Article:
We all love playing tennis, but not so much “practicing” it…
Oftentimes, coaches find it frustrating to see the lack of time their players put into practice the skills they learn.
Playing the game is obviously more fun than the repetition required to hone a skill like forehand down the line, kick serve, or drop shot.
So what should you do (as a coach or tennis parent) to engage players into practicing their skills more often?
It all depends on your players: are they beginners, intermediate, or advanced?
– If they are beginners, give them ideas of fun tennis drills and games they can either practice by themselves, with a friend, or with a family member.
Let them know that by the time the next lesson comes you would like to hear about the games or drills they did; show interest and give them tasks to accomplish: 50 backhands down the line, 100 serves, play two sets with a friend, rally 200 balls over the net, etc.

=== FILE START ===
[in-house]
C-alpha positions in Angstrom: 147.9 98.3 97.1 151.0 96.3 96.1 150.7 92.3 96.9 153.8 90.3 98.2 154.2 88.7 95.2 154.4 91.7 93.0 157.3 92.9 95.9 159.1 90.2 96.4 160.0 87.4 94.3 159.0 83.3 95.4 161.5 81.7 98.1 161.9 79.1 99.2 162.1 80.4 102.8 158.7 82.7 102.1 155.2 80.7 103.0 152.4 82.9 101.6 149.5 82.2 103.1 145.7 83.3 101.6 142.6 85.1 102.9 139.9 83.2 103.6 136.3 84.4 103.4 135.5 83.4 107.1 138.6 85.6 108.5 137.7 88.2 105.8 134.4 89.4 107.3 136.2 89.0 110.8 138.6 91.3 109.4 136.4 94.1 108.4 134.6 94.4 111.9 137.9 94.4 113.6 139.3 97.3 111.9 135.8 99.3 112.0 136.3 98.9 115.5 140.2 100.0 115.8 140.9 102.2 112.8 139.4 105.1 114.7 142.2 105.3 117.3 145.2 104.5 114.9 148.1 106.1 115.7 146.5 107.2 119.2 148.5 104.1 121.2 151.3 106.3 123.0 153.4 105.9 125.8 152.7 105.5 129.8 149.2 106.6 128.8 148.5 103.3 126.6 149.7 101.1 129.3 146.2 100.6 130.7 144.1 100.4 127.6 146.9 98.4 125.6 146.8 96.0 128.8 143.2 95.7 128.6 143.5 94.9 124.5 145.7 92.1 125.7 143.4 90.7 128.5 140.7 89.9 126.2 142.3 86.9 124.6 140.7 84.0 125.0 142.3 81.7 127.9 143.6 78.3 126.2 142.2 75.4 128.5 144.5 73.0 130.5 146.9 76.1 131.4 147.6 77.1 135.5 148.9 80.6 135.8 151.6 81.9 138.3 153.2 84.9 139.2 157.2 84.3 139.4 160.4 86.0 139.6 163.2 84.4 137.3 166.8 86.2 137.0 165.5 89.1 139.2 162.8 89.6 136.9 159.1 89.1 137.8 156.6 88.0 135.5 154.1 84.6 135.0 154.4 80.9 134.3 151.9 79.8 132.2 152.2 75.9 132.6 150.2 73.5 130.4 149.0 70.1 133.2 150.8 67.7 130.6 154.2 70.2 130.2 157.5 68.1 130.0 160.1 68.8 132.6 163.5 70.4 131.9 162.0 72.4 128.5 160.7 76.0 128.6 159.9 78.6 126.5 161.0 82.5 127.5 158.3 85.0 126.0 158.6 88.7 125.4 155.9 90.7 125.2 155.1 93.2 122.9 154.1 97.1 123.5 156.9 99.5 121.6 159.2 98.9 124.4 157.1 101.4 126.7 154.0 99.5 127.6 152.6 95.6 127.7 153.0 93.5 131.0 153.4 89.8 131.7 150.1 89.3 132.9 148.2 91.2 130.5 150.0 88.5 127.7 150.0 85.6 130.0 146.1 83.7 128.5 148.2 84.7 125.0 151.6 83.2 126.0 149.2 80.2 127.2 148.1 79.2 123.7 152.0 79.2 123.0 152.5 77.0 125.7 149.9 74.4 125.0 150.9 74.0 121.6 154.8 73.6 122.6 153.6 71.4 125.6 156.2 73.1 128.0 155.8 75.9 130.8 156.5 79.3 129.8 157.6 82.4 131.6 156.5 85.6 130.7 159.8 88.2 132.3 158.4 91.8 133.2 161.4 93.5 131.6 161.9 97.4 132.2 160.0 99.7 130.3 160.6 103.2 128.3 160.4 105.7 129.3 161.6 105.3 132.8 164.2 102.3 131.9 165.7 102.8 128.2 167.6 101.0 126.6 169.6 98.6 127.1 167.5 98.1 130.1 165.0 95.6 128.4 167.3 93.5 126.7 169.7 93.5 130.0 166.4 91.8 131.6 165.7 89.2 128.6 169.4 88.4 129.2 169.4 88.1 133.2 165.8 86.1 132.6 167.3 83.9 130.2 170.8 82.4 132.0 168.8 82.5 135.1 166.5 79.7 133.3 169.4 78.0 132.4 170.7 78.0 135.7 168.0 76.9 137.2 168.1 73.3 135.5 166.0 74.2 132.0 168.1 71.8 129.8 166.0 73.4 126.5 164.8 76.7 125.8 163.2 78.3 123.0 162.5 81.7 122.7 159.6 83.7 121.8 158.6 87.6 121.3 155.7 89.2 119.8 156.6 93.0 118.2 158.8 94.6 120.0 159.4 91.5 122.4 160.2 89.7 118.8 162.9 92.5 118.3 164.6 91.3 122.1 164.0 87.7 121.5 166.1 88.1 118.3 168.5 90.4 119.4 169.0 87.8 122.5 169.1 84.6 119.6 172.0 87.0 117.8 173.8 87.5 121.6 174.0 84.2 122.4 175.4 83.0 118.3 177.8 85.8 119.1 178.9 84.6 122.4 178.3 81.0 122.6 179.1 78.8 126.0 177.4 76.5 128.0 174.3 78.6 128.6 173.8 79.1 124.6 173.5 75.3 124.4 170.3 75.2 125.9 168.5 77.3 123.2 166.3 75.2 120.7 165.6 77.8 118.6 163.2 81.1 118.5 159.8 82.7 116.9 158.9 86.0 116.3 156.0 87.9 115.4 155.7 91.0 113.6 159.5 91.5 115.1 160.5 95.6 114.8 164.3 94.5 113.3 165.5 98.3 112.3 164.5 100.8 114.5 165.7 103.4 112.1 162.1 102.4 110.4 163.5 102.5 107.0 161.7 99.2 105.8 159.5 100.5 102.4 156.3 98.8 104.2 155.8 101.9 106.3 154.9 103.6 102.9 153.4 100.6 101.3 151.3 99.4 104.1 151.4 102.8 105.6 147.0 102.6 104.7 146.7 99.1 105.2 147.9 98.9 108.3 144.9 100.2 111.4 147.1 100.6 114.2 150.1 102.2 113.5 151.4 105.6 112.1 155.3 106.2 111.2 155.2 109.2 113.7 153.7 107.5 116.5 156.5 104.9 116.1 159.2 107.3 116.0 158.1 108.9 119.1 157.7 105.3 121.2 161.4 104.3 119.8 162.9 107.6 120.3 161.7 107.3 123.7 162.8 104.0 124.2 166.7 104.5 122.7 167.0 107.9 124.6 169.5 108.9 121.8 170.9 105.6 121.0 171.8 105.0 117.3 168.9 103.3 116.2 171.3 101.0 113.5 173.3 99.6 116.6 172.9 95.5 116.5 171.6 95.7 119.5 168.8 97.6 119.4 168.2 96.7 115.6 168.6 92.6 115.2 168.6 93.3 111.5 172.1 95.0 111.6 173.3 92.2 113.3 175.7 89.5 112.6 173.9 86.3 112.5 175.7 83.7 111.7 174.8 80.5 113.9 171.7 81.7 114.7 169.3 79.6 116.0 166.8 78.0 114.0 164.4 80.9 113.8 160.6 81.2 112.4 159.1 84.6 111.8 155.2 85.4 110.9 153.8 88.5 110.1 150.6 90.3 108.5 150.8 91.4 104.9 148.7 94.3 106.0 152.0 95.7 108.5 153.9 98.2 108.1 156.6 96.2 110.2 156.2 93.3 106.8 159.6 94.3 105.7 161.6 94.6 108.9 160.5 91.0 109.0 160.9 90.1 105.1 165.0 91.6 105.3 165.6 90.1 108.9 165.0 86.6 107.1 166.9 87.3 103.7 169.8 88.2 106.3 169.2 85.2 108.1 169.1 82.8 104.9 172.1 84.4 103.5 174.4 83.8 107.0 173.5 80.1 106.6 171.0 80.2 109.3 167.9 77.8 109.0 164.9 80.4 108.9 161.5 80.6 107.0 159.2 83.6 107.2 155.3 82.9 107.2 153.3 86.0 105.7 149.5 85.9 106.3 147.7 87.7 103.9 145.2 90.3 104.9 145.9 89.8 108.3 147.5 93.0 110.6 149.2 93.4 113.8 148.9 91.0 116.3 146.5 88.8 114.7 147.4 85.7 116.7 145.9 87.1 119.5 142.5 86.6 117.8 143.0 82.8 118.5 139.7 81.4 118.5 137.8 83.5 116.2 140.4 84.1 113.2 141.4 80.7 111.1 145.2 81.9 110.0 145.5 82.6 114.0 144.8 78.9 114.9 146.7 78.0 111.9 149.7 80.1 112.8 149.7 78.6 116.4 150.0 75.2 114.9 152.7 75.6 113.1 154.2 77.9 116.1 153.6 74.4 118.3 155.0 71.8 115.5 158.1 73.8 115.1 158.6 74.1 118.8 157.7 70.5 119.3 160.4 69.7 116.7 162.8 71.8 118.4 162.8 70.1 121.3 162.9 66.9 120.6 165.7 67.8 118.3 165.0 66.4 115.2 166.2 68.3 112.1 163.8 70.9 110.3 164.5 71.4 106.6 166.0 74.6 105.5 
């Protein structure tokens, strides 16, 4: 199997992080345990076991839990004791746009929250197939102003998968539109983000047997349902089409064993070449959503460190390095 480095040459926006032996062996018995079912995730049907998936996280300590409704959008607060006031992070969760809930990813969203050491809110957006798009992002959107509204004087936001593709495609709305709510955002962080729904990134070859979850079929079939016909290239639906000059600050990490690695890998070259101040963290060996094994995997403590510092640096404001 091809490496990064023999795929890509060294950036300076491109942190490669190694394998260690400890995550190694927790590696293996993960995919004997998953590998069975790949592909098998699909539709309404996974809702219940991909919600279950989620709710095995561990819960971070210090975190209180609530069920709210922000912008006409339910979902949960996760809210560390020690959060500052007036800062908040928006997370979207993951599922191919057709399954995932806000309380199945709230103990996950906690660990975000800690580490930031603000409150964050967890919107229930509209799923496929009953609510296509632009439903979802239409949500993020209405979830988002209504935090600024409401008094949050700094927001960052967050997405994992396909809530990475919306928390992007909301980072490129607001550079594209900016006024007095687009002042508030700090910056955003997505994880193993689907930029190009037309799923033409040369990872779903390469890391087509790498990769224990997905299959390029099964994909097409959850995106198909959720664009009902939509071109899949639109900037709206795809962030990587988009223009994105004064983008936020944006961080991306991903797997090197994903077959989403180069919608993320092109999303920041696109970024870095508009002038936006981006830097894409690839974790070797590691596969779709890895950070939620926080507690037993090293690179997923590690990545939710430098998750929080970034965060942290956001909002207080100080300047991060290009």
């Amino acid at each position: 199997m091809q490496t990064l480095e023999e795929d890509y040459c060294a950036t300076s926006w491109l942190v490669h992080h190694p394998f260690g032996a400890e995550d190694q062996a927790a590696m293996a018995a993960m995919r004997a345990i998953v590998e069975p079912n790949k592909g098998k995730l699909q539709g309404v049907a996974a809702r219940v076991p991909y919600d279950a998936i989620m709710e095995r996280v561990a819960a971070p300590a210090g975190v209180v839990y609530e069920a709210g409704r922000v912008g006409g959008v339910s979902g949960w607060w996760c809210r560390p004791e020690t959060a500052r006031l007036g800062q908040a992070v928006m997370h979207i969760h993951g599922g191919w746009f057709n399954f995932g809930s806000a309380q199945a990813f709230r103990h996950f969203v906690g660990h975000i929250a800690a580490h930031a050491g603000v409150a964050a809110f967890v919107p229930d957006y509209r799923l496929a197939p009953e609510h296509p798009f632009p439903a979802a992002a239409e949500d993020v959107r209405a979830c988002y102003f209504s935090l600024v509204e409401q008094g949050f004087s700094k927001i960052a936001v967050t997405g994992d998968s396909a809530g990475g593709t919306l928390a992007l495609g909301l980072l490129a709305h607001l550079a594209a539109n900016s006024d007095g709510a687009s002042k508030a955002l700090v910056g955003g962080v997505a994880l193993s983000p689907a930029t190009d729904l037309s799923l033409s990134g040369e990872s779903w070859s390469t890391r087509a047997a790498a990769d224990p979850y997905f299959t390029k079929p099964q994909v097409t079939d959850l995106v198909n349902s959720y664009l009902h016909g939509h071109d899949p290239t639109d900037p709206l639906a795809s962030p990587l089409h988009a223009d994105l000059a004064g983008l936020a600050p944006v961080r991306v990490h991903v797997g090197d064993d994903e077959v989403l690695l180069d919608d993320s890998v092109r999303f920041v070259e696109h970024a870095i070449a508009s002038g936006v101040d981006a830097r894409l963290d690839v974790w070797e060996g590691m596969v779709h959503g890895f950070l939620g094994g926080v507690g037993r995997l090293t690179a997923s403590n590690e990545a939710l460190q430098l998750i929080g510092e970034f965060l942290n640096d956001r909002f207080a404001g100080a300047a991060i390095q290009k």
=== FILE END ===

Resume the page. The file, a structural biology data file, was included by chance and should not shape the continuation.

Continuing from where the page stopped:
– If they are intermediate or advanced players, you might want to remind them about the benefits of practicing: consistency under pressure, better shot placement, winning more matches, more power and foot speed, etc.
For these players, you can also give them tasks to accomplish until the next lesson with you: 100 serves down-the-T, 50 drop shots, 200 forehands cross-court, 50 kick serves to the ad court, etc.
On or off the court, when it comes to explaining to your students the benefits of practicing and playing more tennis, some will pay attention and follow your advice while others would need more reminding.
People are all different and you can test what works and what does not.
The bottom line, self-motivation is a rare thing among most people. This is where the coach or parent must step in. We all need a little push sometimes…
To learn more about how to create exciting practice drills and lesson plans for tennis, check out the Lesson Plans section at WebTennis24.